The Transportation Security Administration (TSA) has updated its directive for oil and natural gas pipeline cybersecurity, providing owners and operators more flexibility in achieving the outlined goals.
After a ransomware attack conducted by a Russia-linked cybercrime group forced Colonial Pipeline to shut down systems in May 2021, the TSA issued a directive requiring pipeline owners and operators to improve their defenses and work with authorities in the event of an attack.
However, those requirements, described as inflexible and confusing, posed some serious issues to the pipeline industry. Organizations and experts in the pipeline and cybersecurity industries complained that some of the requirements seemed to be best practices designed for IT systems rather than operational technology (OT). Applying IT security principles to OT could result in significant disruptions and safety issues.
For example, one rule required resetting passwords on all industrial systems in a fairly short amount of time, a task far more difficult in the case of OT systems than in the case of IT.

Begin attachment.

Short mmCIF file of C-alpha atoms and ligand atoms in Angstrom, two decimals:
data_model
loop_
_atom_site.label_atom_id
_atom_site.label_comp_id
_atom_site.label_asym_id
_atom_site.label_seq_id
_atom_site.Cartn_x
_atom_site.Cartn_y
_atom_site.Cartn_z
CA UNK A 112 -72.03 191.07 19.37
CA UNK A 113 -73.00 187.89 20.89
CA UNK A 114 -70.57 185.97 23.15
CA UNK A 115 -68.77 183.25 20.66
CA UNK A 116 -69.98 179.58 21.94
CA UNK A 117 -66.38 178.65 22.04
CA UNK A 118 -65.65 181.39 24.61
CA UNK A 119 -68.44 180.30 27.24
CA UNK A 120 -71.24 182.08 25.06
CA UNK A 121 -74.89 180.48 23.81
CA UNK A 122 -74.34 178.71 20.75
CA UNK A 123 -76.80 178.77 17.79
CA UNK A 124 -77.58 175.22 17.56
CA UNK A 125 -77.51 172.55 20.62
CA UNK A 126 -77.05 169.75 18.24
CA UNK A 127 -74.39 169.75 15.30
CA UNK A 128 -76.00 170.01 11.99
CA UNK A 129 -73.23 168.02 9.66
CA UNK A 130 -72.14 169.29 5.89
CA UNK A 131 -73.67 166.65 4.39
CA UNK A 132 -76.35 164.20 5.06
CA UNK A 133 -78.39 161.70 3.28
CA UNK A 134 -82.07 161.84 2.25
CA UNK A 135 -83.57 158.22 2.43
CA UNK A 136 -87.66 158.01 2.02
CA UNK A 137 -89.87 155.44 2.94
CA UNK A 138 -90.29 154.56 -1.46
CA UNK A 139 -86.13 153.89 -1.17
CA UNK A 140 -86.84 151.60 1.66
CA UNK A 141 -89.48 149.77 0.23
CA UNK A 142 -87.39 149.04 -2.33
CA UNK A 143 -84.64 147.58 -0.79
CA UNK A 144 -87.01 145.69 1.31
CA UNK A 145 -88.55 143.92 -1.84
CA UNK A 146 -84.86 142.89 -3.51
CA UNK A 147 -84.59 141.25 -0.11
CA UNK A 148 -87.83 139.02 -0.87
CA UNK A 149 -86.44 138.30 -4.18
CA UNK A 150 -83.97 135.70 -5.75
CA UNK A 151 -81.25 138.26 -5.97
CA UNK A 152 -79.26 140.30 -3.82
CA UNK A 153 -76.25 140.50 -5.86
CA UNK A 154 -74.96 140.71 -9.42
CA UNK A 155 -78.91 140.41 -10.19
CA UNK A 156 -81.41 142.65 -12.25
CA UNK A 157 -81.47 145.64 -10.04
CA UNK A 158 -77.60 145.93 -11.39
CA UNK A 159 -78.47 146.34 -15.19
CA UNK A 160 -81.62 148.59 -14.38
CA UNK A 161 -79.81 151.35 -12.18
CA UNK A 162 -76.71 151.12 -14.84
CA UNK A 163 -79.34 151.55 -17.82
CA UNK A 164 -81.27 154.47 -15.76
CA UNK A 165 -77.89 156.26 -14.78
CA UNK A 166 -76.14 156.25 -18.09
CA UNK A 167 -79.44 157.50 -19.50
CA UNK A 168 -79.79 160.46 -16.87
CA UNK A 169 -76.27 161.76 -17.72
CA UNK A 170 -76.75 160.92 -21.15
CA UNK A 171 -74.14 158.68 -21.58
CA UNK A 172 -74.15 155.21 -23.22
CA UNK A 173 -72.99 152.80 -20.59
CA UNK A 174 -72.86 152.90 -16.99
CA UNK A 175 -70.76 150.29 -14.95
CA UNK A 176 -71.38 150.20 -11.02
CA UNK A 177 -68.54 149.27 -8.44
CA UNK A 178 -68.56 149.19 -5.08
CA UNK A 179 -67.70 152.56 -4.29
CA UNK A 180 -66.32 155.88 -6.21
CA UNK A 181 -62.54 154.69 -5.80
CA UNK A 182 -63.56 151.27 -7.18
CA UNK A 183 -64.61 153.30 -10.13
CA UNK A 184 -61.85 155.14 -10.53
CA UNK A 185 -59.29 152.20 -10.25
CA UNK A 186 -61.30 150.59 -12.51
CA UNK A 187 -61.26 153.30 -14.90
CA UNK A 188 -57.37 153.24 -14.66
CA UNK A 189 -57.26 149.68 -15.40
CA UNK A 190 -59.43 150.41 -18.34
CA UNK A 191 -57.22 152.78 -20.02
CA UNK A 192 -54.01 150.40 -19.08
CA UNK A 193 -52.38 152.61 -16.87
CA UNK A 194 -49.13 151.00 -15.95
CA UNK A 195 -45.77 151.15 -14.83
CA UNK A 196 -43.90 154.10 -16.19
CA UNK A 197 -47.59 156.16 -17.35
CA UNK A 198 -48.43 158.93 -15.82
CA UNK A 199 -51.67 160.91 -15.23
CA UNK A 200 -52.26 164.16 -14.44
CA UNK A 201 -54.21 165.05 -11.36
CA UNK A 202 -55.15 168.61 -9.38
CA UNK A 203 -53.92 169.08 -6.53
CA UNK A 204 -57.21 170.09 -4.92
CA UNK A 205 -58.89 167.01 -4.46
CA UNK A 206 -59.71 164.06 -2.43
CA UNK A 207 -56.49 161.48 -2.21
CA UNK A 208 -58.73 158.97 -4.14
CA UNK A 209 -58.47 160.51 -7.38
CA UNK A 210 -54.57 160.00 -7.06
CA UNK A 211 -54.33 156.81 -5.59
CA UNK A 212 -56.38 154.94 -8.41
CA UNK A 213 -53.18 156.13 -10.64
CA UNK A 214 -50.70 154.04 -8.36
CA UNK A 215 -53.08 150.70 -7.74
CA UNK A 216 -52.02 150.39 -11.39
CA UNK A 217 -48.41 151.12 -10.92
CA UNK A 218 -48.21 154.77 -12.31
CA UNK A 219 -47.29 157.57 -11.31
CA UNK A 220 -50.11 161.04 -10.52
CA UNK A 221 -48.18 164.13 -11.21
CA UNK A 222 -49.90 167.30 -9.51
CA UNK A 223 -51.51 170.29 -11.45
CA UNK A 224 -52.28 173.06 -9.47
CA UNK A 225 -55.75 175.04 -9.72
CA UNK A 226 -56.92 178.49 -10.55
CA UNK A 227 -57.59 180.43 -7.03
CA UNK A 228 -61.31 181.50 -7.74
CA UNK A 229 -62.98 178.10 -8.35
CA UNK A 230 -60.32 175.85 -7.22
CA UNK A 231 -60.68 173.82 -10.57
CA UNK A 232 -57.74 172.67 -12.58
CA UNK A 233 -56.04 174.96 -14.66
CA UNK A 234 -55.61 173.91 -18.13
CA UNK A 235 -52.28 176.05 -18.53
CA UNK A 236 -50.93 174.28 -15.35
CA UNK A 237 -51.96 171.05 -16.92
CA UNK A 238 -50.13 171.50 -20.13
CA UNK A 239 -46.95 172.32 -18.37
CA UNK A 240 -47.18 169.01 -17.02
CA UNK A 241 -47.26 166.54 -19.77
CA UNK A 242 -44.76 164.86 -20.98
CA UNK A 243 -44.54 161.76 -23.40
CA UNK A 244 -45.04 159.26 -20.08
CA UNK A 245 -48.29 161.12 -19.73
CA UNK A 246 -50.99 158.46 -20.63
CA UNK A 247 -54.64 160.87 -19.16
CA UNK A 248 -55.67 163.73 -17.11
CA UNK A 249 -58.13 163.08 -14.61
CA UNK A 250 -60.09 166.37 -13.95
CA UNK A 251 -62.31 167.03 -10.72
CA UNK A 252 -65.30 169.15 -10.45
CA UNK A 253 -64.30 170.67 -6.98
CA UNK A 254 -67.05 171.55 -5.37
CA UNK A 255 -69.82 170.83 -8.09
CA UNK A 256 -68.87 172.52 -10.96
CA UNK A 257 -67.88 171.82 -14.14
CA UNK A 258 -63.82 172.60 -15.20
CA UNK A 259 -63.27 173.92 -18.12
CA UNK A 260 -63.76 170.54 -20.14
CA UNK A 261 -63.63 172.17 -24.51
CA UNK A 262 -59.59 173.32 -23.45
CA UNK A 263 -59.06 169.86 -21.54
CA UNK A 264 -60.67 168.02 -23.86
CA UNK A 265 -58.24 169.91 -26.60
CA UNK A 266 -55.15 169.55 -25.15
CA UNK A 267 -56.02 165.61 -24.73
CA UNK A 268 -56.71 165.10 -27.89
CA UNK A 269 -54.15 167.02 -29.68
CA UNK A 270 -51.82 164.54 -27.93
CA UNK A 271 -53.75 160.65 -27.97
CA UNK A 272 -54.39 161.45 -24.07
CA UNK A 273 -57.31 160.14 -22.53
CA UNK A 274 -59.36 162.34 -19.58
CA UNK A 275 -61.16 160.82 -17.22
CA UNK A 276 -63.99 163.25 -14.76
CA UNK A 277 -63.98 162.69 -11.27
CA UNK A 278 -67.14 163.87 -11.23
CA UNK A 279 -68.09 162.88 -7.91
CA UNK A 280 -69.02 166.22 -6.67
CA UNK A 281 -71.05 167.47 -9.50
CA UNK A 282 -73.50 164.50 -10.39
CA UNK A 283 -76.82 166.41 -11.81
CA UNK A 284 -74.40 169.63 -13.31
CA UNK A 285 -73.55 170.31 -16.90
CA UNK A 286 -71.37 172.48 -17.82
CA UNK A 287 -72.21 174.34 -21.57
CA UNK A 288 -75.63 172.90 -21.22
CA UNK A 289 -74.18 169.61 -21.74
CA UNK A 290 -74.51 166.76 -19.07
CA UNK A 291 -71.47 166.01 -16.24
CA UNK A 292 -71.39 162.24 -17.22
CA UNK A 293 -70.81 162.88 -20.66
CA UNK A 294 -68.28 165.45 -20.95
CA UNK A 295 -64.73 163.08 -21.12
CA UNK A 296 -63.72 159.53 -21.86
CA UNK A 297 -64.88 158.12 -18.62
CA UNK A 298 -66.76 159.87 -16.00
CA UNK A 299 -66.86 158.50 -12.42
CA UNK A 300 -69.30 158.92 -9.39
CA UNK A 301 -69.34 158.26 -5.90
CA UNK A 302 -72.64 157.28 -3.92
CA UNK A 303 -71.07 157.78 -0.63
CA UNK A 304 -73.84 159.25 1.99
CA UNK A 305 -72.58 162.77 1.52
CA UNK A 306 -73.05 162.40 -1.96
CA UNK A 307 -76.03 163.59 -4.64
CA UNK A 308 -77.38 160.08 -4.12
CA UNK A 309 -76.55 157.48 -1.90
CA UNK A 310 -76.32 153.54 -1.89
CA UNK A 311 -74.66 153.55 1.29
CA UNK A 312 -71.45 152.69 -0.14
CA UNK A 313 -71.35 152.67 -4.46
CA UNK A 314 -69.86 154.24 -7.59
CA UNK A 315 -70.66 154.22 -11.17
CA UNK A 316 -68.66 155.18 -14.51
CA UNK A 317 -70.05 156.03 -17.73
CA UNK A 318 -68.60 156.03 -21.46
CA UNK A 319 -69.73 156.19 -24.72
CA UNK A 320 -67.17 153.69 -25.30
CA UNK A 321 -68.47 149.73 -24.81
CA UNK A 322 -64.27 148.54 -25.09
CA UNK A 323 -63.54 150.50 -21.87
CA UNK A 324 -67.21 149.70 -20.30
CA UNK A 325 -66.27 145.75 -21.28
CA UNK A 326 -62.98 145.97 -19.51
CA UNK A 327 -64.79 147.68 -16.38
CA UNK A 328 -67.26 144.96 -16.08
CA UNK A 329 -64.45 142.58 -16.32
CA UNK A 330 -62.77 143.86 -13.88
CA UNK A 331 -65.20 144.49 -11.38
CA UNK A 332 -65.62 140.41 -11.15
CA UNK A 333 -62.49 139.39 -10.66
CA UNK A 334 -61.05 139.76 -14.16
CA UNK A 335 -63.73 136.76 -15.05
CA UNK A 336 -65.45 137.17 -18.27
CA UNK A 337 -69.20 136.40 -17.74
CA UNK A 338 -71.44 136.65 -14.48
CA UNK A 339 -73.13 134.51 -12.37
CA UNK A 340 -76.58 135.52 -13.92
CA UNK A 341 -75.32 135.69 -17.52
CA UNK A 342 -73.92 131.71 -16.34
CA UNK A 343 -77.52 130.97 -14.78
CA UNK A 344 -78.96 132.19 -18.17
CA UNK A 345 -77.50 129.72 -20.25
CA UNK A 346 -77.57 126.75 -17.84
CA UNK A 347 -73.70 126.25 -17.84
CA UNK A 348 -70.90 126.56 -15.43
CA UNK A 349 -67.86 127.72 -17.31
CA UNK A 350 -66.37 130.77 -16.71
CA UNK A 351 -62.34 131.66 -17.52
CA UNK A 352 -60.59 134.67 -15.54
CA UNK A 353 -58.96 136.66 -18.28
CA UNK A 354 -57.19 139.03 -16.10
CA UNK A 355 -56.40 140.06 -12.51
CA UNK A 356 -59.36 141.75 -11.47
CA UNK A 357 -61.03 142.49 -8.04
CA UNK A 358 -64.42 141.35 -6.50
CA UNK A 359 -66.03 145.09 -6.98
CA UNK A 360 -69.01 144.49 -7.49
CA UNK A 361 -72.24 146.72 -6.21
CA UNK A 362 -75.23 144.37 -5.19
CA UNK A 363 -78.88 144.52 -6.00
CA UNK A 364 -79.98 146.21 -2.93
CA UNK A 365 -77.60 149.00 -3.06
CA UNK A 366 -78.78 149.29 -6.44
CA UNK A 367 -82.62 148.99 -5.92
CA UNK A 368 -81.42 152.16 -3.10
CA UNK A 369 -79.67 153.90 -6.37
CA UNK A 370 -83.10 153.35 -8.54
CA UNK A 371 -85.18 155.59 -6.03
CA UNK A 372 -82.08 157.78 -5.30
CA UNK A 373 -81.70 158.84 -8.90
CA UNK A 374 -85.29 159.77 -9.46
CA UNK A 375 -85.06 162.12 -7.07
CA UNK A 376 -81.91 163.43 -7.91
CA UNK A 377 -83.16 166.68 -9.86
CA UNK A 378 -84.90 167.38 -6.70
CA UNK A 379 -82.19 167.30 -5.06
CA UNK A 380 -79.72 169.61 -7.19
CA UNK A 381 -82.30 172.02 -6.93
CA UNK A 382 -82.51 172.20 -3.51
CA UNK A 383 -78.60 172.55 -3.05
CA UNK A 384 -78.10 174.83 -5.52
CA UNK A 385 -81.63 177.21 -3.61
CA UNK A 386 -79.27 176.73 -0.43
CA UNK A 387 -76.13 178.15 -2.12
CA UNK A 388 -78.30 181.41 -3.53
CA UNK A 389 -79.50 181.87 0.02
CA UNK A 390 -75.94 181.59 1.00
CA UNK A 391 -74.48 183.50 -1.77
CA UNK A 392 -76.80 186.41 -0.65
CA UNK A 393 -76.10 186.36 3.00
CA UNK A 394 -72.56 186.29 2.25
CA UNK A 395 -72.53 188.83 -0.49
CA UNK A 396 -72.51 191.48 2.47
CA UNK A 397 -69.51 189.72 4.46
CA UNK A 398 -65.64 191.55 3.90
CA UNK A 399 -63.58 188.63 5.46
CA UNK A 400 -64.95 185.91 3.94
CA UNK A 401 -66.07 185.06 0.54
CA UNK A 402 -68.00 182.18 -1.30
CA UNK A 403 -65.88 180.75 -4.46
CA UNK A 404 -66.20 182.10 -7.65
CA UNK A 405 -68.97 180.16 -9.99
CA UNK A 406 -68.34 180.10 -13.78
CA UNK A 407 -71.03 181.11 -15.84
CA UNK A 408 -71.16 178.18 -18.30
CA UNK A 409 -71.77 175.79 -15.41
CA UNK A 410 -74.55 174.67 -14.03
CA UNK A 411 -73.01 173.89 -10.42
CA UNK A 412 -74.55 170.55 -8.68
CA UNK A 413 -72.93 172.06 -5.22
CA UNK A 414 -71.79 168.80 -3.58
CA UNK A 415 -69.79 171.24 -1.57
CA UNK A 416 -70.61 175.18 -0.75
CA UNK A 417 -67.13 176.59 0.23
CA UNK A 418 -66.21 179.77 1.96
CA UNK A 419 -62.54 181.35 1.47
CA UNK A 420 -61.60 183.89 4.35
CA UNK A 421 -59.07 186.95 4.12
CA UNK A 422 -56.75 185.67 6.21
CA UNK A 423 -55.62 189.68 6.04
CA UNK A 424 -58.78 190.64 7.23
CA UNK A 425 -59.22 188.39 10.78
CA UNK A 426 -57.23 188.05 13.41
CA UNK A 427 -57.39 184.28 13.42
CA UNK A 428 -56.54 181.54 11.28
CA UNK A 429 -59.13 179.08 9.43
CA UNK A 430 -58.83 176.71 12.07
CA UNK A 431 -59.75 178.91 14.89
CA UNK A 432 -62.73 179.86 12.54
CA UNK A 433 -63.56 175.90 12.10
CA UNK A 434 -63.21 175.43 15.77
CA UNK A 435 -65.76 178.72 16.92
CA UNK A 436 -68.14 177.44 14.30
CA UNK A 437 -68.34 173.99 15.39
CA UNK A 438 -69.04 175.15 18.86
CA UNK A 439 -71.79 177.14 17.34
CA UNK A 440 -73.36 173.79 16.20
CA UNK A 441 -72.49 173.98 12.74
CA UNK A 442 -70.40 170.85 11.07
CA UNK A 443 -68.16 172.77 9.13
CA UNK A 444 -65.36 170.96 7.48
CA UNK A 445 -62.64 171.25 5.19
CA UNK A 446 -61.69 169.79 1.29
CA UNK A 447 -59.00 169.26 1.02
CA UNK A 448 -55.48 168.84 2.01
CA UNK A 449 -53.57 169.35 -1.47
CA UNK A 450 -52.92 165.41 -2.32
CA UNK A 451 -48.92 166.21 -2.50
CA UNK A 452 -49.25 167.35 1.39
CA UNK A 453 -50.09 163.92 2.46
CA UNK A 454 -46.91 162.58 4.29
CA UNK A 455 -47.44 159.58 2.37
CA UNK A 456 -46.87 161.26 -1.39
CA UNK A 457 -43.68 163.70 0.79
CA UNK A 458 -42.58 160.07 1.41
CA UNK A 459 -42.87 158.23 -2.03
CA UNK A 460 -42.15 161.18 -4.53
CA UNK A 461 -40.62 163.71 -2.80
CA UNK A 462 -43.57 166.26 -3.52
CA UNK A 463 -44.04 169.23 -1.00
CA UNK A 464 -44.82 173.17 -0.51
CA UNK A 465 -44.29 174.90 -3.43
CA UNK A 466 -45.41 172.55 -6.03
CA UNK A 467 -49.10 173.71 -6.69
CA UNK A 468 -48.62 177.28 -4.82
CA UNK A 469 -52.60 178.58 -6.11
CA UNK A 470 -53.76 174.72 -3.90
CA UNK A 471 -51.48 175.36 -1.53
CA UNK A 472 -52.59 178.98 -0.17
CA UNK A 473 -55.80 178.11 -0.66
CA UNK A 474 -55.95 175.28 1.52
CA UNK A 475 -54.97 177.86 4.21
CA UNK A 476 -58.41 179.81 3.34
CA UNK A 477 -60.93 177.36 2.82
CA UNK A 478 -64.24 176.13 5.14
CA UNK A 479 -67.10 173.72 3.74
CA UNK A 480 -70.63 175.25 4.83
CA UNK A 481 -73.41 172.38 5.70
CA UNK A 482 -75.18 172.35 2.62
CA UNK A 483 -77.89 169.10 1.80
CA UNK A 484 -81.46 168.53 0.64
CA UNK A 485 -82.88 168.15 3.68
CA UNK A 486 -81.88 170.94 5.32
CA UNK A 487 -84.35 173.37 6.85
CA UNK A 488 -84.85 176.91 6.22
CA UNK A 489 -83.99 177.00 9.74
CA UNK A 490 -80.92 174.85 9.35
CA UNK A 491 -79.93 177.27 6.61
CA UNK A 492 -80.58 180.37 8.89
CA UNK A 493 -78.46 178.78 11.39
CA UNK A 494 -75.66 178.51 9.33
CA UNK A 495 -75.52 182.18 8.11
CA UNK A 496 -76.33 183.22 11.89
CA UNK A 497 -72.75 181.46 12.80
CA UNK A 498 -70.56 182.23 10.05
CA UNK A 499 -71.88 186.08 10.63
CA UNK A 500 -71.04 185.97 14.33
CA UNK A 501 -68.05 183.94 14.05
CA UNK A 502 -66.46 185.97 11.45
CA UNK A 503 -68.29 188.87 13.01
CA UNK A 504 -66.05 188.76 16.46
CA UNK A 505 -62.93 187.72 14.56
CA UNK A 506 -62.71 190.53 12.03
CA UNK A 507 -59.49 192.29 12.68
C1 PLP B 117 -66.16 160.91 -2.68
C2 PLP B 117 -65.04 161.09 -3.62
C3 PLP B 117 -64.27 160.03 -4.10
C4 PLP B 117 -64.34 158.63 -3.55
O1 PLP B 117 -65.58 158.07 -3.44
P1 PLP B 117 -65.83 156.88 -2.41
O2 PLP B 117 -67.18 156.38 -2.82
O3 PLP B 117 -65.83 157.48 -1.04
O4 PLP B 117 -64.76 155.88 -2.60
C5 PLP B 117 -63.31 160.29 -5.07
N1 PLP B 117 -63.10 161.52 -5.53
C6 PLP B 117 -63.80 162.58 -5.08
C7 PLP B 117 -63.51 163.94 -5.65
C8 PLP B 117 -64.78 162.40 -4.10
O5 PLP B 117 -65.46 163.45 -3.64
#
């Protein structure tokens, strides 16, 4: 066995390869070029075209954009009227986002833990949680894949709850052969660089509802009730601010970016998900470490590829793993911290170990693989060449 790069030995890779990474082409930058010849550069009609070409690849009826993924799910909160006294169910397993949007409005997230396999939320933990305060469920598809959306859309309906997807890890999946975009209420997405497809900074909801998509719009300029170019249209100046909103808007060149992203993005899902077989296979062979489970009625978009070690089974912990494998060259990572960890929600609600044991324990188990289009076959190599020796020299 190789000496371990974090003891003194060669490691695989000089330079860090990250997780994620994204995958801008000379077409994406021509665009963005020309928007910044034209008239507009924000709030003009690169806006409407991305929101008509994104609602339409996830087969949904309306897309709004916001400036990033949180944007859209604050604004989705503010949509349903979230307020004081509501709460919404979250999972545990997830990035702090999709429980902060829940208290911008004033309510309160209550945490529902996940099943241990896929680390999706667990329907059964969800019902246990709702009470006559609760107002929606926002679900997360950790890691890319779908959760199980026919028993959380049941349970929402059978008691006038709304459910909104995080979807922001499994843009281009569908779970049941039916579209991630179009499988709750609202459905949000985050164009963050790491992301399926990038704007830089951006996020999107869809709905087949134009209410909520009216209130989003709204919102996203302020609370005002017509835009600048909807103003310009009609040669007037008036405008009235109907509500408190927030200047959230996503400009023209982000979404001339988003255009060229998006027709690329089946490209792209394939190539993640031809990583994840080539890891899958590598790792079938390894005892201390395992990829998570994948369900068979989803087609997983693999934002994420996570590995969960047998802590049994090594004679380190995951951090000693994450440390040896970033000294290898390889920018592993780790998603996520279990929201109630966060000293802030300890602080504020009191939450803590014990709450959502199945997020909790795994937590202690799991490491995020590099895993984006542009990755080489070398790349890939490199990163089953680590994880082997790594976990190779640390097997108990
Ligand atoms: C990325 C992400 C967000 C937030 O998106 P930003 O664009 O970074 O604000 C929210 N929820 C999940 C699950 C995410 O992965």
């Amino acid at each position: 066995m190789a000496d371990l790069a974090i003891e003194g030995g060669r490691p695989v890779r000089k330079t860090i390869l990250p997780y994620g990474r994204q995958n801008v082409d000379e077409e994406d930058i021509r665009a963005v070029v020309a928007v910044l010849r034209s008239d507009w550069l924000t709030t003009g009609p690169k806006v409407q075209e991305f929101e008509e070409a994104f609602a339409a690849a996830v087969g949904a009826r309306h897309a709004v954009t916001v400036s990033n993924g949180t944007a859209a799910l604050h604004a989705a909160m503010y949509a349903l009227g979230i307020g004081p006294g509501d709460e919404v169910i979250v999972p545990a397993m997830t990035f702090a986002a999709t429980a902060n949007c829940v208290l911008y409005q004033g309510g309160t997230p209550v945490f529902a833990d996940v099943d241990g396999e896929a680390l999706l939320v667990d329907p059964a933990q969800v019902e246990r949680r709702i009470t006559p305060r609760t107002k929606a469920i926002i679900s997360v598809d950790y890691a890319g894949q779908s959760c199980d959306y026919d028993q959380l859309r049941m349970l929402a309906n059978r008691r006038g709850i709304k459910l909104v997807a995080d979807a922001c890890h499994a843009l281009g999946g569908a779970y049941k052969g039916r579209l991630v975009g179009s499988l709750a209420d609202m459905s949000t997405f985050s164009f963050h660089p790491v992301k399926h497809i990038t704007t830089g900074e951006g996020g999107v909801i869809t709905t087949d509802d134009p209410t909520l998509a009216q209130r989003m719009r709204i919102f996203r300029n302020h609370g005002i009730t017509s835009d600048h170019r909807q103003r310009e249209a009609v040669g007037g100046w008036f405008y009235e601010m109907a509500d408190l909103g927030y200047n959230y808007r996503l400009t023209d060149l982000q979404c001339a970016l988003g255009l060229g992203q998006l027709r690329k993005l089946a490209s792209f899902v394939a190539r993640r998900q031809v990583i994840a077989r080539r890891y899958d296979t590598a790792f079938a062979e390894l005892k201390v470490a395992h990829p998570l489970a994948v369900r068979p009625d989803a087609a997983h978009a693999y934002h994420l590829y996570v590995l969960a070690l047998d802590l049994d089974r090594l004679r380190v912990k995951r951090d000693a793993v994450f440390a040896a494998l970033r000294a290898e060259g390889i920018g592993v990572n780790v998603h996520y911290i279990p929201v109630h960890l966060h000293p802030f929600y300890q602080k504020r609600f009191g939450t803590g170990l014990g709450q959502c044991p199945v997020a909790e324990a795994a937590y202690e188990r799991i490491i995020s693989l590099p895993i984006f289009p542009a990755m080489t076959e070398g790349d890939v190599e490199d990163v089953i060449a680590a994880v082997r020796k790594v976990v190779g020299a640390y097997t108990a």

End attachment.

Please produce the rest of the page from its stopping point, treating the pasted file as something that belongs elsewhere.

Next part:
Politico reported in May that problems like these led to many pipeline organizations requesting workarounds and more time to comply, their requests overwhelming the TSA’s cybersecurity team.
The latest version of the security directive, named Security Directive Pipeline-2021-02C, which goes into effect on July 27 and expires on the same date in 2023, aims to address many of these issues by providing owners and operators more flexibility.
The TSA says the new rules, which have been developed based on the feedback received from the industry, focus on “performance-based – rather than prescriptive – measures to achieve critical cybersecurity outcomes.” These outcomes include developing network segmentation policies and controls to ensure the safety of OT in case of an IT compromise, and creating access control measures to prevent unauthorized access to critical systems.
Pipeline organizations are also required to build continuous threat and anomaly monitoring and detection policies and procedures, as well as to reduce the risk of exploitation of unpatched systems.
Organizations also need to have plans for cybersecurity implementation and incident response, and they must have a cybersecurity assessment program to proactively test and audit the effectiveness of their cybersecurity measures.